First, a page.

Tips for returning to school

04 Nov 2021

With kids beginning to make the transition back into the classroom, we turned to Associate Professor Nicholas Wood and Dr Archana Koirala from the Sydney Children’s Hospitals Network (SCHN) to share key tips to help support your child return to school.

With increasing vaccination rates, NSW Health and NSW education have planned the staggered return as a safe way to get children back into the classroom to support their education, social connections, and mental wellbeing.

After more than three months of home schooling, most parents and carers are looking forward to kids finally getting back to school. However, some parents and children have questions and concerns about making a safe return.

Mild or no symptoms, low hospitalisation in most children

While the recent Delta variant outbreak has seen higher rates of infection among children and young people than last year, it is reassuring to know that most children diagnosed with COVID-19 during the current outbreak, experience mild or no symptoms, with only 2 percent requiring hospitalisation. However, it is still important to reduce the spread of COVID-19 with some key actions.

Vaccination for adults and older children

Vaccination of adults and children over the age of 12 is an effective way to reduce the risk of COVID-19 transmission and severity of the disease. All teachers in schools will need to be fully vaccinated by 8 November, however, parents or carers and children over 12 should consider getting vaccinated to protect the small group of young people who may get seriously ill or need hospitalisation as well as protecting younger siblings or friends who aren’t yet eligible for vaccination.

For more information, check out NSW Health’s fact sheet on COVID-19 vaccines and the Network’s COVID-19 vaccination videos.

Masks and hand sanitisers

As kids return to school, it’s a good time to talk to them about the correct way to wear a mask, remind kids to wear a mask on the bus or train, use hand sanitisers and wash hands properly, especially before they eat or if they blow their nose.

A great resource is NSW Health’s tip sheets on wearing a face mask, which includes a useful video, and washing hands (it is recommended that kids should wash hand for 20 seconds, which is about as long as it takes to sing Happy Birthday).
It’s a good idea to get your kids to pack their bags the night before so they don’t forget their mask and hand sanitiser along with their schoolbooks, pencil case, water bottle and a healthy lunch.

Be aware of symptoms and keep children home

As most children experience less severe symptoms with COVID-19, it’s important that even for the mildest of symptoms you should keep your child home, get them tested and wait for the all-clear (negative result) before returning to school.

Symptoms include fever, respiratory symptoms (coughing, sore throat, shortness of breath), runny nose, blocked nose, headache, muscle or joint pain, diarrhoea, vomiting, loss of smell, altered sense of taste, loss of appetite and fatigue.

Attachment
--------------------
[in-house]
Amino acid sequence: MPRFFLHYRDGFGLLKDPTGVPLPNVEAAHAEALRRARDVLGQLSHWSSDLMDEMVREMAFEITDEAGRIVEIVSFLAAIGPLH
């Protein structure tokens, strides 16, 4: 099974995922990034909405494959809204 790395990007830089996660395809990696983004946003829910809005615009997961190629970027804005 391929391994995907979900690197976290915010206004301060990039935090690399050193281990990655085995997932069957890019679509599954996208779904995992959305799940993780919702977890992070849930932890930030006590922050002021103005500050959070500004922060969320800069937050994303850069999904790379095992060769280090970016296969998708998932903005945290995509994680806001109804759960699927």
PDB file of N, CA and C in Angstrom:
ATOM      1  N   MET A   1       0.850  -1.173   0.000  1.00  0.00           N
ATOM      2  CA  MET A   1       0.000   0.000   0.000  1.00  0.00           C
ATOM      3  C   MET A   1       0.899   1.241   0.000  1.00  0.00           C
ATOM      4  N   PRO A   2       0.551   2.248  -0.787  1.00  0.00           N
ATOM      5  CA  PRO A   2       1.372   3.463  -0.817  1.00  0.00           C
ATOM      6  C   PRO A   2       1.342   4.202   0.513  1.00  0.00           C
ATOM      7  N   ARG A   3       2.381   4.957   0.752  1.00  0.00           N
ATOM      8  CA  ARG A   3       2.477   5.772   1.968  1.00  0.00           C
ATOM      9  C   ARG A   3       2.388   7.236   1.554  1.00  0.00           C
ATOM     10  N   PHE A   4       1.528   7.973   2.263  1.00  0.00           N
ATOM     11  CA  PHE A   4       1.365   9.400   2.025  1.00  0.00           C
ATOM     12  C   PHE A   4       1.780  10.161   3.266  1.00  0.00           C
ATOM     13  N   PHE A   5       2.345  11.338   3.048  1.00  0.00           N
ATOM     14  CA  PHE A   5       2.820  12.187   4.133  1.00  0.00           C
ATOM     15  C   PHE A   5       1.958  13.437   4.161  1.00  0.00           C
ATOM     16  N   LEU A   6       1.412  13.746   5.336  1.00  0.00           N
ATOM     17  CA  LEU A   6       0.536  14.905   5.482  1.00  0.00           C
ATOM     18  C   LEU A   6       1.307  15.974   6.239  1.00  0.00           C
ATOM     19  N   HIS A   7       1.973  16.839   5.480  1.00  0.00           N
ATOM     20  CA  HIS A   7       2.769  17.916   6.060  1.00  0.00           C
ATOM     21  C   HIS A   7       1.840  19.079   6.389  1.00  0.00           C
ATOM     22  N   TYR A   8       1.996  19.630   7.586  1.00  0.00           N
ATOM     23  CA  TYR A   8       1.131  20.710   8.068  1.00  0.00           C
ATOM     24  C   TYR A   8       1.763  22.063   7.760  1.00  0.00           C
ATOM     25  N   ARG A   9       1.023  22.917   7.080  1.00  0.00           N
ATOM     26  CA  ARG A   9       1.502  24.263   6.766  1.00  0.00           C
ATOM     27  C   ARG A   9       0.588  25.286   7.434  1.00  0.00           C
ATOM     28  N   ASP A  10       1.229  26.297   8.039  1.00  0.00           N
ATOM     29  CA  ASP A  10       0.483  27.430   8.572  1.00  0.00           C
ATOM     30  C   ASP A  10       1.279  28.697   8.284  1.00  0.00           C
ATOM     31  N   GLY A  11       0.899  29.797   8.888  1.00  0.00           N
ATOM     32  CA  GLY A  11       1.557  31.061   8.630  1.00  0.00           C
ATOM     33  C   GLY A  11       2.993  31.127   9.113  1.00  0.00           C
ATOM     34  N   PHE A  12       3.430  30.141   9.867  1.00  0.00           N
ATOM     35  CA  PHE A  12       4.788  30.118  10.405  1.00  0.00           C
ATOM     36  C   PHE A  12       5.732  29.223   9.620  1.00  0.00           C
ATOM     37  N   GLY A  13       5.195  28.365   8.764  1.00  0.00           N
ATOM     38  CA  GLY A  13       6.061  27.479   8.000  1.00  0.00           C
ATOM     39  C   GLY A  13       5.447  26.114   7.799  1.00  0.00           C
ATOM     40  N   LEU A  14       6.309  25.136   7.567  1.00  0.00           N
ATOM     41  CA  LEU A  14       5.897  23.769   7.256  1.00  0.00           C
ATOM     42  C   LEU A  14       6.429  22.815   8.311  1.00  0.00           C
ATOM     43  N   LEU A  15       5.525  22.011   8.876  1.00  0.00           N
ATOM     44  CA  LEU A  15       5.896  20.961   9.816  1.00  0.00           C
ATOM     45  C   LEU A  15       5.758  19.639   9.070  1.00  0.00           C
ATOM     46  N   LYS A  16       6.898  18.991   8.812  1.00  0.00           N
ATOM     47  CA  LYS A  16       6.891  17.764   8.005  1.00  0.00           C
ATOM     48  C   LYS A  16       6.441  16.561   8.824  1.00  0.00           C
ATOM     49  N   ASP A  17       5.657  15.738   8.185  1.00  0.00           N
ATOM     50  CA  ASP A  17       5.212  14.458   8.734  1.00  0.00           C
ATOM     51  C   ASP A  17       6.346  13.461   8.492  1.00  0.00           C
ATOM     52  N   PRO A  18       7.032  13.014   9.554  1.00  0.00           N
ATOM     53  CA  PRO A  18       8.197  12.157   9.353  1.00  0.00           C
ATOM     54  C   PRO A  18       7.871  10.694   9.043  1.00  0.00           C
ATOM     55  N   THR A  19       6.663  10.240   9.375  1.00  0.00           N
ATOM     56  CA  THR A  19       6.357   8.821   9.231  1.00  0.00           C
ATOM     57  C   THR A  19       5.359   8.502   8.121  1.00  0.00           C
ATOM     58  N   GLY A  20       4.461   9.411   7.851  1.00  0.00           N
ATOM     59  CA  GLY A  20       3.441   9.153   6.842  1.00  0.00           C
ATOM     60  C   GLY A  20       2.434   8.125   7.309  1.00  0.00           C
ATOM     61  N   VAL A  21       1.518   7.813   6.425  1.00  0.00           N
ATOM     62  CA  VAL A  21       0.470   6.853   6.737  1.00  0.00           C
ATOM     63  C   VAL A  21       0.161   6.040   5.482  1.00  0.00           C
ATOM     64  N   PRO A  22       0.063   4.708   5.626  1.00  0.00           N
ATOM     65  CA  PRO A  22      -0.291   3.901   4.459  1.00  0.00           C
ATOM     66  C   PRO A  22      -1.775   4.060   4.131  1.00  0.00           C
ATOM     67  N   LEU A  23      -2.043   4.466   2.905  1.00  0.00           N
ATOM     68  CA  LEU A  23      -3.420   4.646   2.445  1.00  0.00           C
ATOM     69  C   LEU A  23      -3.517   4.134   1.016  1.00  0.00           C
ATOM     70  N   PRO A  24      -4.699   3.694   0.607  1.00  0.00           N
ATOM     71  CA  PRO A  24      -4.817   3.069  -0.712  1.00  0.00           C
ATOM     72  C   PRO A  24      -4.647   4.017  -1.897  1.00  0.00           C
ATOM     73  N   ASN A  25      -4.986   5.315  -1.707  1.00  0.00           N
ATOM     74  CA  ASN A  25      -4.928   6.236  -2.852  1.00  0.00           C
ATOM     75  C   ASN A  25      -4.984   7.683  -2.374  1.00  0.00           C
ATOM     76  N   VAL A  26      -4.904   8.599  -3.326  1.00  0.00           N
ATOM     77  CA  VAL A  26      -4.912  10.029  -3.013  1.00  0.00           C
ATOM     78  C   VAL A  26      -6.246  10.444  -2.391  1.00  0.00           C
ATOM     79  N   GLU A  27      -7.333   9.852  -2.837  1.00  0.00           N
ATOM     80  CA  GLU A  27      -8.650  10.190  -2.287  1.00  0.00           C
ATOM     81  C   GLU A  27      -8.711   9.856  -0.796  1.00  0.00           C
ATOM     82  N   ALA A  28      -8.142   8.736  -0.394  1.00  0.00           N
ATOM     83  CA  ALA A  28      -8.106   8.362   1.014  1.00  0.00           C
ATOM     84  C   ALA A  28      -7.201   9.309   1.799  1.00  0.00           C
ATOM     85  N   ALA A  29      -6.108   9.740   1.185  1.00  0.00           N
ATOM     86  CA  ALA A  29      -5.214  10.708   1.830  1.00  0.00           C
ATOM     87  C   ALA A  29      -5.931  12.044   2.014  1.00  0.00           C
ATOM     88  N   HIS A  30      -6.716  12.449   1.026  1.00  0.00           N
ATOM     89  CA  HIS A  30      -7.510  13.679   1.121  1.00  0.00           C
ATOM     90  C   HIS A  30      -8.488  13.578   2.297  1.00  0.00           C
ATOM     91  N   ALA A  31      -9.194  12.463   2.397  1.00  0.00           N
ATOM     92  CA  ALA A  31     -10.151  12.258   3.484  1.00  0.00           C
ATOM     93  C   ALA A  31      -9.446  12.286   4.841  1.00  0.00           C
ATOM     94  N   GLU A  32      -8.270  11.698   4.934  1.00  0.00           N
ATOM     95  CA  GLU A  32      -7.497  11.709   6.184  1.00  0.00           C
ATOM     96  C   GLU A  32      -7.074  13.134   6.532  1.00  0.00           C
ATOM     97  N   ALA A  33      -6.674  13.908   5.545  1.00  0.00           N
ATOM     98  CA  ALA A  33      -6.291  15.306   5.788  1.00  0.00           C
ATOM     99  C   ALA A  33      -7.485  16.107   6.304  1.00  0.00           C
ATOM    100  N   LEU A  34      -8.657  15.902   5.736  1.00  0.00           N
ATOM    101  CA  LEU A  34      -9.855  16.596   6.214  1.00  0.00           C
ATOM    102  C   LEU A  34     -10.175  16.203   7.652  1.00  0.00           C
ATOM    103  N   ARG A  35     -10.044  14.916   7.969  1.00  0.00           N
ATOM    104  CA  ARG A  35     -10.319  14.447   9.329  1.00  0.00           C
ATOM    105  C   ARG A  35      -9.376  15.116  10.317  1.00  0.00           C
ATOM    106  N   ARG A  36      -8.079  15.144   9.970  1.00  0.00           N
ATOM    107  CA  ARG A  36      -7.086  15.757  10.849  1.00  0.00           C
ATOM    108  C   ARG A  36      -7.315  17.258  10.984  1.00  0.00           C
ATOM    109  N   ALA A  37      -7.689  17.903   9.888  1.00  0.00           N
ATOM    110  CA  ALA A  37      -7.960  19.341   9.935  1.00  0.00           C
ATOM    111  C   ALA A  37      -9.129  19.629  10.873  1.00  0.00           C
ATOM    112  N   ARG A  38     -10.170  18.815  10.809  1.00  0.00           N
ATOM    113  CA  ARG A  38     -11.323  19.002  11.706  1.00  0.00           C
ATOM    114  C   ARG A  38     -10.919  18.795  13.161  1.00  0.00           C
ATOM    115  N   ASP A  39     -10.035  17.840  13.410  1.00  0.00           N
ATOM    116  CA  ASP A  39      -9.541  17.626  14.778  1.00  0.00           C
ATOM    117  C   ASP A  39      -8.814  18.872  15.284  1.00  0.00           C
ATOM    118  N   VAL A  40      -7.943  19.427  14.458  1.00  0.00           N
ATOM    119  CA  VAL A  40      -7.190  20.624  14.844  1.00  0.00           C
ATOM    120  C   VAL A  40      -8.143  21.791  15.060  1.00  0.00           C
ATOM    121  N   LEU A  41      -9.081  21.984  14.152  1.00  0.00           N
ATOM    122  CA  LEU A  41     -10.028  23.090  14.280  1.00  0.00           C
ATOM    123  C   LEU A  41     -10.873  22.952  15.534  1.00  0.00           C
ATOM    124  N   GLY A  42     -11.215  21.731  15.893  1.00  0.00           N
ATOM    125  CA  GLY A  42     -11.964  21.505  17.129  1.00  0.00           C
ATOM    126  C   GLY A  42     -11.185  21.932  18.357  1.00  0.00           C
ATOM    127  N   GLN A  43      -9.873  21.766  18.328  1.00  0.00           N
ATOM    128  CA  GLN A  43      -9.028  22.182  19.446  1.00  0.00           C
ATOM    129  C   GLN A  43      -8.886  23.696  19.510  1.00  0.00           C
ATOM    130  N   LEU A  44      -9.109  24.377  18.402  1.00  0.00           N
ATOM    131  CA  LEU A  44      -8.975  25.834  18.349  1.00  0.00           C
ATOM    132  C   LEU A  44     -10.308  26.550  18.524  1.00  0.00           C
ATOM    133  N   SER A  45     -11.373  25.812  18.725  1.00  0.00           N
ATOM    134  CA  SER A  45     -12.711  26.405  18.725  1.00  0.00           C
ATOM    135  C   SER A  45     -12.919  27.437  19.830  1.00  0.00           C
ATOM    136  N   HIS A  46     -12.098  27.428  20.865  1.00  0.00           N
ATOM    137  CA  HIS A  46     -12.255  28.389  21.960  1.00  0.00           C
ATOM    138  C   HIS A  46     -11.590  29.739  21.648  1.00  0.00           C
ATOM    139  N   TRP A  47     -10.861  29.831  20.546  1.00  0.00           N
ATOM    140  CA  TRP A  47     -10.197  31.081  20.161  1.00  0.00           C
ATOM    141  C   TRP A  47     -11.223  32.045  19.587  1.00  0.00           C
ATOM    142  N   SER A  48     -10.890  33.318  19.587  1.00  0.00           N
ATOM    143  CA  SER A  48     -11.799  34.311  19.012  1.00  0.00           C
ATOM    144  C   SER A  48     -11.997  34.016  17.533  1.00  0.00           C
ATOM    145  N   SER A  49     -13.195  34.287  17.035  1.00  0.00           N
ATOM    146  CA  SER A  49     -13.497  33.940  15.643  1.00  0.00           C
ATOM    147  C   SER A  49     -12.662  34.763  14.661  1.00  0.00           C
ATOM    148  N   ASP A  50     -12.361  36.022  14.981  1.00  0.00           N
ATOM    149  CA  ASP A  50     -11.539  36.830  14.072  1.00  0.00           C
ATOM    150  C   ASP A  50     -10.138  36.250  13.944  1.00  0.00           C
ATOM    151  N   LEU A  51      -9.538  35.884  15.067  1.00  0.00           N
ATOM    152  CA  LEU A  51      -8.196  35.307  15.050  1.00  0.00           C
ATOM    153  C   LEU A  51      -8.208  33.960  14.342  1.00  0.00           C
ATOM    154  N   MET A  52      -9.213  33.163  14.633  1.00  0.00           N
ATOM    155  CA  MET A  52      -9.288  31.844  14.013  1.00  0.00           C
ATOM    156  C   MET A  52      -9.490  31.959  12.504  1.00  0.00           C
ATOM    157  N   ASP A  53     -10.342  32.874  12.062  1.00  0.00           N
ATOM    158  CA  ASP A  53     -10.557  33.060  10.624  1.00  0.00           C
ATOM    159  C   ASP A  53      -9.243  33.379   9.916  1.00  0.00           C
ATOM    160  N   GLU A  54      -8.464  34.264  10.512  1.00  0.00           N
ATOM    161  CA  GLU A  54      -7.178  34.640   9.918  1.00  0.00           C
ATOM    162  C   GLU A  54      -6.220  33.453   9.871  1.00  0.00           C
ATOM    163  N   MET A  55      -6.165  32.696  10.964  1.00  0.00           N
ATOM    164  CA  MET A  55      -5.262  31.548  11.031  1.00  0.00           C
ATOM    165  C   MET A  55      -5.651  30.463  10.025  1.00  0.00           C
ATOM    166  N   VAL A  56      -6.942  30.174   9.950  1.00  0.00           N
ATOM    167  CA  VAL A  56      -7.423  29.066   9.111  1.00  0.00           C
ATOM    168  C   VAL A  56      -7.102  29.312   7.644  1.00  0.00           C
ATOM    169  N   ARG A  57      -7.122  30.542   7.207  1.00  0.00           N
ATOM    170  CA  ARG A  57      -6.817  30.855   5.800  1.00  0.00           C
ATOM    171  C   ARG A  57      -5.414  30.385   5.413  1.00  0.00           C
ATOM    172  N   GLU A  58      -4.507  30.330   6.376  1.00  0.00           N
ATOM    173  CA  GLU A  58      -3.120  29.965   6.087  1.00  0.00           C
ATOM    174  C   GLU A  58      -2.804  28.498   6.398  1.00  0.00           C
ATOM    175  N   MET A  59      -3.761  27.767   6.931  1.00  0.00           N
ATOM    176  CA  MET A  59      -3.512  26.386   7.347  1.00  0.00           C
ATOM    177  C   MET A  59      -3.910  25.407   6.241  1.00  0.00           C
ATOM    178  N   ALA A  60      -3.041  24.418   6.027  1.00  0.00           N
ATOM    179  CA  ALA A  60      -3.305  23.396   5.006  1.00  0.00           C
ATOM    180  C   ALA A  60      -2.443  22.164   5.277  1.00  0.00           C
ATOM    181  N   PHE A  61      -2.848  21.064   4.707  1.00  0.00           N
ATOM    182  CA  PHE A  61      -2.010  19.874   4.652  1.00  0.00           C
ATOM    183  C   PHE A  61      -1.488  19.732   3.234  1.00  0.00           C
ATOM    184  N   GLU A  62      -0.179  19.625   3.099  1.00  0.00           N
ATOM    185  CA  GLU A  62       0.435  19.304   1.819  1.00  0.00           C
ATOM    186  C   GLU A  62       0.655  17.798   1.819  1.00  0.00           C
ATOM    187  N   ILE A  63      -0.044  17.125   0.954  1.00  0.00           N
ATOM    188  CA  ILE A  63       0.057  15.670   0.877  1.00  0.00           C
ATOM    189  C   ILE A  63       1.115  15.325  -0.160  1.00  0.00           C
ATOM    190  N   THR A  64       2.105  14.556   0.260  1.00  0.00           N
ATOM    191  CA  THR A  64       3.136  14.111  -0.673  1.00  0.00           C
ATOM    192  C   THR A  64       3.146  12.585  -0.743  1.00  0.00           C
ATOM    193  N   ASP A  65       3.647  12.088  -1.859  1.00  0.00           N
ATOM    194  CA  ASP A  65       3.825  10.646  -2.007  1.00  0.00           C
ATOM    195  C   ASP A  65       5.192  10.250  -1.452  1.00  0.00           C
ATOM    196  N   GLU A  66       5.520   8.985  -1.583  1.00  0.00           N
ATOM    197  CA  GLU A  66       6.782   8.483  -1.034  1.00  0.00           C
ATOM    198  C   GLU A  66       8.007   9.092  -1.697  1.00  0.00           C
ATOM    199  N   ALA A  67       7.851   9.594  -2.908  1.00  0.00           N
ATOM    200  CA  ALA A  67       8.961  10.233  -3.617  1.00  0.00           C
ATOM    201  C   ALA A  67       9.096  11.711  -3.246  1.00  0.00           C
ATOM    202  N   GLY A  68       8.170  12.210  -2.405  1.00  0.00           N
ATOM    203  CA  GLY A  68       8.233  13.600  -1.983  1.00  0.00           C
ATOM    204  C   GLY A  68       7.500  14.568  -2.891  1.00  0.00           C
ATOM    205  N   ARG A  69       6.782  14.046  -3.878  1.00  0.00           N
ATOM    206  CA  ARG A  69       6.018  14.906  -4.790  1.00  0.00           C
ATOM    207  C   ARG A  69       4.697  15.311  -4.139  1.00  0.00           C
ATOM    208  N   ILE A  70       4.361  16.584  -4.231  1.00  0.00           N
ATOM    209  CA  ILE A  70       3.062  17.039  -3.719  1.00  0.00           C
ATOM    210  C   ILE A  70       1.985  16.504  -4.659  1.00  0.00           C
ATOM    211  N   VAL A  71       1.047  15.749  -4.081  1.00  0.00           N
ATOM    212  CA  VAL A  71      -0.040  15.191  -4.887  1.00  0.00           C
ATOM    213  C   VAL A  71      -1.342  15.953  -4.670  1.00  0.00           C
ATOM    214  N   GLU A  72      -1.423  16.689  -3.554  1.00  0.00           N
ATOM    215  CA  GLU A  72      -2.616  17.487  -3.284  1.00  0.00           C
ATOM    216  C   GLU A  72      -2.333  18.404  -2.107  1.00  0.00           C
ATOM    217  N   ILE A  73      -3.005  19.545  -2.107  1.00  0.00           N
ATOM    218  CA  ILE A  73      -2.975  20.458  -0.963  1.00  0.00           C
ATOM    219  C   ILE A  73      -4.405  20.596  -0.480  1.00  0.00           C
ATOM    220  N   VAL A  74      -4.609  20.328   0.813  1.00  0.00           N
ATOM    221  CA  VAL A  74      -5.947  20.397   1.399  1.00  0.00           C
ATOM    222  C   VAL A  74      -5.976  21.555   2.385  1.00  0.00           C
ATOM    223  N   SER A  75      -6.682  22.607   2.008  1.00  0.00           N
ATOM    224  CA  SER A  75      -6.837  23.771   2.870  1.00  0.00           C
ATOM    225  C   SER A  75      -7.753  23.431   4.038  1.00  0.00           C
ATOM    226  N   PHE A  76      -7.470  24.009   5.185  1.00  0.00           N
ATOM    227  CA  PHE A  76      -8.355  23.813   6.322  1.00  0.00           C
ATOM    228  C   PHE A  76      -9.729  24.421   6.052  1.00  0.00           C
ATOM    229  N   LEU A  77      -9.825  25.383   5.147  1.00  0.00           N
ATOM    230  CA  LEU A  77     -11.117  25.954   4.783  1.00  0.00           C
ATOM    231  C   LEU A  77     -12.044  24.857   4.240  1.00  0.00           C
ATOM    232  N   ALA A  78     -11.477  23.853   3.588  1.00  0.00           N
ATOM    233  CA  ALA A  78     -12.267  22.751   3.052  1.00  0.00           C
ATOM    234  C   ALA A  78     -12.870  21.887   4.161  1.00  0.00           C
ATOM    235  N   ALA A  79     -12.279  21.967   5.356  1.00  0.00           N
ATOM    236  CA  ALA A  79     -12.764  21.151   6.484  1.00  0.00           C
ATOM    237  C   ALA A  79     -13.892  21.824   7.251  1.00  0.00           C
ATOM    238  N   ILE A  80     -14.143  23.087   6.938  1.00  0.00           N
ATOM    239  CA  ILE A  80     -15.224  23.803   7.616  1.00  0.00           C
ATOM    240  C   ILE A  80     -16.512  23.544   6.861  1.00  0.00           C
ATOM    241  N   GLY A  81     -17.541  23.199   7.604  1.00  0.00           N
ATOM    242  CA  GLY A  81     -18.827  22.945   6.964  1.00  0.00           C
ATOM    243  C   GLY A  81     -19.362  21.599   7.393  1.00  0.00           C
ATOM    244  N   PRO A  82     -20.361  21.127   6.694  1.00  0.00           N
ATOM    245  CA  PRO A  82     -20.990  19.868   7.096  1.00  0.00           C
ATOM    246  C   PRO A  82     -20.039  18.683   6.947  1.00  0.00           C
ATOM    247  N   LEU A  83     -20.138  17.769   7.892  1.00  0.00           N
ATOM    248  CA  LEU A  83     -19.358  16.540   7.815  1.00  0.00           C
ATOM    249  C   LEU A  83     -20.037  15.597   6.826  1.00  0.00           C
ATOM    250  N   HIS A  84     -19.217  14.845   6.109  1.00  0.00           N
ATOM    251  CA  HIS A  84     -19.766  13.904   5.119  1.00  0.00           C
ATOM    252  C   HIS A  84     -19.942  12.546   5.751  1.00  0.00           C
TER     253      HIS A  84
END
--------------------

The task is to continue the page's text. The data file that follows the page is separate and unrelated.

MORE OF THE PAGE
Tips for testing

Some kids will be fine having a COVID-19 test, while for others the fear of the unknown and discomfort from the test can be quite scary. It’s important to realise that children may not understand or respond to factual explanations, so you need to try to remain calm, listen and acknowledge your child’s feelings to help support them.

Sydney Children’s Hospitals Network has a handy guide with useful tips to help support your child if they need a test as well as a great, age-appropriate video on getting tested narrated by six-year-old Thomas. It’s a good one to watch with your child so they’ll know what to expect before going for their test.

New school rules

Schools will also bring back or adopt new approaches to further reduce any risk of transmission such as keeping parents offsite, staggering pick up and drop off, increasing ventilation by opening windows in classrooms and using outdoor spaces where practical. Be aware and supportive of any new guidelines your school has introduced to keep you and your children safe.

Supporting your child’s return to school

While some kids will be excited and eager to return to school, it’s understandable that some kids may feel worried about their return.
NSW Education has created helpful tips for parents and carers to support children returning to school such as:

  • Have positive conversations about returning to school
  • Prepare your child for any changes (e.g., pick up points) and how to manage these so they can be confident with anything new or different
  • Re-establish routines to provide certainty and feelings of security
  • Let the school know if there are any concerns your child may have about returning to school
  • Consider what to plan for after school such as talking to your child about their day and what they’re looking forward to tomorrow, allowing them to write down or draw their feelings or scheduling extra family time as your child may have missed being at home with you

Seek help if you need it

If you or your child are struggling with the return to school, help is available. Talk to your school counsellor, your GP or call a helpline for support such as Kids Helpline 1800 55 1800 or headspace 1800 650 890.

Stay updated with trusted information

For reliable updates and information on COVID-19, visit NSW Health or Sydney Children’s Hospitals Network websites.

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